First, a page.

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Lutyens' Delhi Review
Rajpath—the broadest avenue in the city—leads to Delhi's British capital: Sir Edwin Lutyens' imperial city, built between 1914 and 1931 in a symbolically heavy-handed design after the British moved their capital from Calcutta to Delhi in 1911. (During construction, they hit marshy land prone to floods, so they reversed direction and put the bulk of their capital a few miles to the south.)
Starting from India Gate, at the lowest and eastern end of Rajpath, nearby land was allocated to numerous princely states, each of which built small palaces, such as the Bikaner House (now the Rajasthan tourism office) and Jaipur House (now the National Gallery of Modern Art). It might be said that this placement mirrored the British sentiments toward the princes, who lost much of their former power and status during the British Raj. Here, too, are the state Bhavans (houses), where you can taste the cuisine of each state.
Moving up the slowly inclining hill at the western end of the avenue, you also move up the British ladder of power, a concept inherent in the original design. First you come to the enormous North and South Secretariats, facing each other on Rajpath and reflecting the importance of the bureaucracy, a fixture of Indian society since the time of British rule. Identical in design, the two buildings have 1,000 rooms and miles of corridors.
Directly behind the North Secretariat is the Indian parliament house, Sansad Bhavan, a circular building in red and gray sandstone, encompassed by an open colonnade. Architecturally, the Indian design is meant to mirror the spinning wheel that was the symbol of Mahatma Gandhi, but the building's secondary placement, off the main avenue, may suggest the attitude of the British toward the Indian legislative assembly.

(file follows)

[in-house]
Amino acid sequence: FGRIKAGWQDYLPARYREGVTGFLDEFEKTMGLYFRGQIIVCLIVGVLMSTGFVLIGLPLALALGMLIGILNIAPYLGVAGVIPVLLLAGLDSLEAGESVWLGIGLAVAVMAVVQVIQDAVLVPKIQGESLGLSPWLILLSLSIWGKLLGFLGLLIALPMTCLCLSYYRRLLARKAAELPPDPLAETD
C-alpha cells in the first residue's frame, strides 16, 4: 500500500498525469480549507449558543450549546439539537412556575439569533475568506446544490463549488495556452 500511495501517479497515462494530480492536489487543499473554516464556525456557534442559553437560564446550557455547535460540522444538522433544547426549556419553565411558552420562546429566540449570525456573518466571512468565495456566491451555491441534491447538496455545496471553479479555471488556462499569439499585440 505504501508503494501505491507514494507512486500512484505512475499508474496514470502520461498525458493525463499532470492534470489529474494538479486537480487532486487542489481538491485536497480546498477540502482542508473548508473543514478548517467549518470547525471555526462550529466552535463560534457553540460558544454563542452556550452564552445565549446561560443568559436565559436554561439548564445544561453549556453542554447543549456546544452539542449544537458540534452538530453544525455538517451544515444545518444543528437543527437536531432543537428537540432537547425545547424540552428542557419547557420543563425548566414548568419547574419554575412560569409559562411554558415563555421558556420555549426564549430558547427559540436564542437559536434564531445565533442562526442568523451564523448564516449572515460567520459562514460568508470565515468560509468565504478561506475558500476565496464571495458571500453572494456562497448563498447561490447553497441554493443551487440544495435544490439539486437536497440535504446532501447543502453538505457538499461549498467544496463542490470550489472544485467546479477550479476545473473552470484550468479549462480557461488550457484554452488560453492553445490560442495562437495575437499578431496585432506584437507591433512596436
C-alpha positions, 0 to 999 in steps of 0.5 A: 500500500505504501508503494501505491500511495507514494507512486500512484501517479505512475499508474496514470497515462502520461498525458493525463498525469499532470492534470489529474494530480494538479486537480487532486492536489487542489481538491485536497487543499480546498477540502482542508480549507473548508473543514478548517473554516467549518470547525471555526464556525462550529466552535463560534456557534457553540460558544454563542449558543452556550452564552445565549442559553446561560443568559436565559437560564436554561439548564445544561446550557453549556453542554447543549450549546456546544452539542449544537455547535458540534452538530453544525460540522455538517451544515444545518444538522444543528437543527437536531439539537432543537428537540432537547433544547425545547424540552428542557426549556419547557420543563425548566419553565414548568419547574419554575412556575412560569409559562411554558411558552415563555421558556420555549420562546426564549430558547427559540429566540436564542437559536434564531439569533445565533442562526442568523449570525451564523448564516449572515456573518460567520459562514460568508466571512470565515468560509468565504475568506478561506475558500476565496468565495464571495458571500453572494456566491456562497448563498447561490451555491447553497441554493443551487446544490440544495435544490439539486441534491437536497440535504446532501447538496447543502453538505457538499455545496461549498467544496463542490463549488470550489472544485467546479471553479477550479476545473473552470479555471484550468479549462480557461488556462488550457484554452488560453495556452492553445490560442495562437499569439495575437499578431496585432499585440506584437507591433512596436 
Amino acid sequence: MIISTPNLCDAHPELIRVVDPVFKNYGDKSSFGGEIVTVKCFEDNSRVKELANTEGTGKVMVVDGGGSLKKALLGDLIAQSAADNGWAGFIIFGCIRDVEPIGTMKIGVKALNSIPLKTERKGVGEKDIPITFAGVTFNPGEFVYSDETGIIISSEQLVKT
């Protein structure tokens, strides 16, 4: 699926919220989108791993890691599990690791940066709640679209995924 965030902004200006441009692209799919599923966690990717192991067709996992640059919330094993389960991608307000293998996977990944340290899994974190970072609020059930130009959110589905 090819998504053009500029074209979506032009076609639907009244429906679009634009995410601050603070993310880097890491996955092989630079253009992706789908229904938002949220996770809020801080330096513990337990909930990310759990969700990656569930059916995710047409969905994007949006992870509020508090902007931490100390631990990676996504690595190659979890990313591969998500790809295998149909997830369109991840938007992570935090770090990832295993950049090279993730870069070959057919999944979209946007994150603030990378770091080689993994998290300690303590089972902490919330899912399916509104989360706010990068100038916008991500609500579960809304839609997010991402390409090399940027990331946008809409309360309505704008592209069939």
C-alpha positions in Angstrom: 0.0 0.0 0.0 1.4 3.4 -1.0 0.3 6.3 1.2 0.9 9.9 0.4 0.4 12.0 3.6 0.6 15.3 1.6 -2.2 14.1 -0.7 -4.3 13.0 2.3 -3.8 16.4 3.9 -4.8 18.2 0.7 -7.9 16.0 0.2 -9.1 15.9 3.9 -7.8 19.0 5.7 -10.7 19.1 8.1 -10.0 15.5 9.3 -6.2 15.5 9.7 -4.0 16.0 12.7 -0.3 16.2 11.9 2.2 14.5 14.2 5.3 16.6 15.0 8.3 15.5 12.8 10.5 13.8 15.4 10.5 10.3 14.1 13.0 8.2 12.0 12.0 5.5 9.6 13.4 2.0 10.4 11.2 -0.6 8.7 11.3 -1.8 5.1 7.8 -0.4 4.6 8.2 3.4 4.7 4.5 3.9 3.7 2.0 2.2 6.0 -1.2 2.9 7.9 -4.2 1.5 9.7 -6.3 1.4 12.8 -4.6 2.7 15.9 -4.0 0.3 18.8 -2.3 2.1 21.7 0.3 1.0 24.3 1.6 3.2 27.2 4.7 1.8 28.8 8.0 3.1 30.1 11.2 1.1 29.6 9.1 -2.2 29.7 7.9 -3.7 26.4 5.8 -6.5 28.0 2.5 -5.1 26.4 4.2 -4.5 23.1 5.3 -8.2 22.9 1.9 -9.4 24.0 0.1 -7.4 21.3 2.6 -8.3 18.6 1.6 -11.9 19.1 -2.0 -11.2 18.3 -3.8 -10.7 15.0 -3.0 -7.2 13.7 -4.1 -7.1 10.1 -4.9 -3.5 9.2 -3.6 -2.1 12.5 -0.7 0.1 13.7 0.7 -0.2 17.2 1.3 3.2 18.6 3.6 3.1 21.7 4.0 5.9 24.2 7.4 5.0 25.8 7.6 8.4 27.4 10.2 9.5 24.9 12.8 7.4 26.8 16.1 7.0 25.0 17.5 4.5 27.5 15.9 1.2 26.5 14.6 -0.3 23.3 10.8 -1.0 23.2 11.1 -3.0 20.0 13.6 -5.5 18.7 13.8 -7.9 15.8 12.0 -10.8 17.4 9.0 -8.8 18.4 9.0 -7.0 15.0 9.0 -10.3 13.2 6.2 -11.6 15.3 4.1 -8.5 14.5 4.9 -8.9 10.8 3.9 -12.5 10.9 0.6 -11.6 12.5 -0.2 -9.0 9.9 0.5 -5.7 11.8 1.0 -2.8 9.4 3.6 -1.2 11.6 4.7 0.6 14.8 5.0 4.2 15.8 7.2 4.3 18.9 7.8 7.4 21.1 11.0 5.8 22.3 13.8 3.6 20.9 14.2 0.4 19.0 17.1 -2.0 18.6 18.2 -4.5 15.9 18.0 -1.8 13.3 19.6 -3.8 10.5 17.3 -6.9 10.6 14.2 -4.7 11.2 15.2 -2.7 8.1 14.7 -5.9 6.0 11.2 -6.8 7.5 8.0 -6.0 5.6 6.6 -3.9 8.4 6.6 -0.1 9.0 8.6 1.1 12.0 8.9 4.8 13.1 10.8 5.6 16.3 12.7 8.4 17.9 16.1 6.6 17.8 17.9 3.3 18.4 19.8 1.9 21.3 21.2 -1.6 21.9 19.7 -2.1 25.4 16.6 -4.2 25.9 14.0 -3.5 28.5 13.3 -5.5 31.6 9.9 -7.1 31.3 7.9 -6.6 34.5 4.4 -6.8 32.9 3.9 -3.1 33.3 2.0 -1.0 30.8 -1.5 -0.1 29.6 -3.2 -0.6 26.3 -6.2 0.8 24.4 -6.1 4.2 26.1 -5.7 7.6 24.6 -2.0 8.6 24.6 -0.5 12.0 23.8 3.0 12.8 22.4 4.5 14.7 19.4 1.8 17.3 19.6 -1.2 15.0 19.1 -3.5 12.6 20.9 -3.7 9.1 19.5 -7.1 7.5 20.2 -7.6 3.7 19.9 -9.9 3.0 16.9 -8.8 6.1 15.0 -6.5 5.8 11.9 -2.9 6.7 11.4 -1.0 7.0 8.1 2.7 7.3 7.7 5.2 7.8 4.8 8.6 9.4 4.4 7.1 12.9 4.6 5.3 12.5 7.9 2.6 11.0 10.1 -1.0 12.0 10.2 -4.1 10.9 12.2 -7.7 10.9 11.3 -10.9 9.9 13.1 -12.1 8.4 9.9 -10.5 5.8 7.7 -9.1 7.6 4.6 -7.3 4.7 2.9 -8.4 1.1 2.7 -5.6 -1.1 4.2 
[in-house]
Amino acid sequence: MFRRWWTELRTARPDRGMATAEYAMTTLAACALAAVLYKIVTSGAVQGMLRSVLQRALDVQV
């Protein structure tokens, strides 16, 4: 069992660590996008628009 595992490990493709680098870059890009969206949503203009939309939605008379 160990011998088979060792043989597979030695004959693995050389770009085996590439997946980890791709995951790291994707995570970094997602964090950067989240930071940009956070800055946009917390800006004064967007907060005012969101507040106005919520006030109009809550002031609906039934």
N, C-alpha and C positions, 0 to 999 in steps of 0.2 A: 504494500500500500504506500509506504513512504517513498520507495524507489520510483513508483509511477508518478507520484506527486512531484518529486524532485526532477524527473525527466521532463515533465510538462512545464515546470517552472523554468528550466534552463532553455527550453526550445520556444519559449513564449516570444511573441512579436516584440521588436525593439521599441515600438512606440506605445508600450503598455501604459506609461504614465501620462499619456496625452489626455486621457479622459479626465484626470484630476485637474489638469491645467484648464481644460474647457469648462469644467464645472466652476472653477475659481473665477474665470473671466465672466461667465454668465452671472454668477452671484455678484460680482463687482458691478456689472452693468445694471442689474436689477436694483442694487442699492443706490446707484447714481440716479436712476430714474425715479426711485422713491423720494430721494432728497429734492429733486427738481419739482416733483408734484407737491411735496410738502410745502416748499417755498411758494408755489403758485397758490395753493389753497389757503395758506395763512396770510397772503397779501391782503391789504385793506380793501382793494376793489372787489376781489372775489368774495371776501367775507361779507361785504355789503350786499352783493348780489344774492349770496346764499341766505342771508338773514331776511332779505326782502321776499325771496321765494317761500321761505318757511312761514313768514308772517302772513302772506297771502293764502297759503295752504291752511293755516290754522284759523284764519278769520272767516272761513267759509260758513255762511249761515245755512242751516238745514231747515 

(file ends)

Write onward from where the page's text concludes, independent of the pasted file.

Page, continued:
At the top of the hill is the former Viceroy's House, now called Rashtrapati Bhavan, where the President of India (not the prime minister) resides. It was built in the 20th century, but the building's daunting proportions seem to reflect an earlier, more lavish time of British supremacy. The Bhavan contains 340 rooms, and its grounds cover 330 acres. The shape of the central brass dome, the palace's main architectural feature, reflects that of a Buddhist stupa (shrine). The execution of Lutyens' design has a flaw: the entire palace was supposed to fill the vista as you approach the top of the hill, but the gradient is too steep, so only the dome dominates the horizon. And in a nicely ironic twist, a few years after the imperial city was completed, the British packed up and went home, and this lavish architectural complex became the grand capital of newly independent India.
Permission to enter Rashtrapati and Sansad Bhavan is almost impossible to obtain; unless you have contacts in high places, you'll have to satisfy yourself with a look at the poshest address in town from outside. The extensive Rashtrapati gardens are open to the public in February and March (Tues.–Sun. 9:30–2:30; www.presidentofindia.nic.in). Heavy security is in place (no bags or cell phones, for instance), but a rare view of the impressive gardens is worth the hassle.
For an experience of imperial Delhi, stop for tea at the Imperial Hotel on Janpath; for a glimpse of Delhi's contemporary elite, browse at Khan Market. A stroll through Lodhi Gardens is a relaxing break and Habitat World or the India International Centre are good bets if you have a taste for culture.
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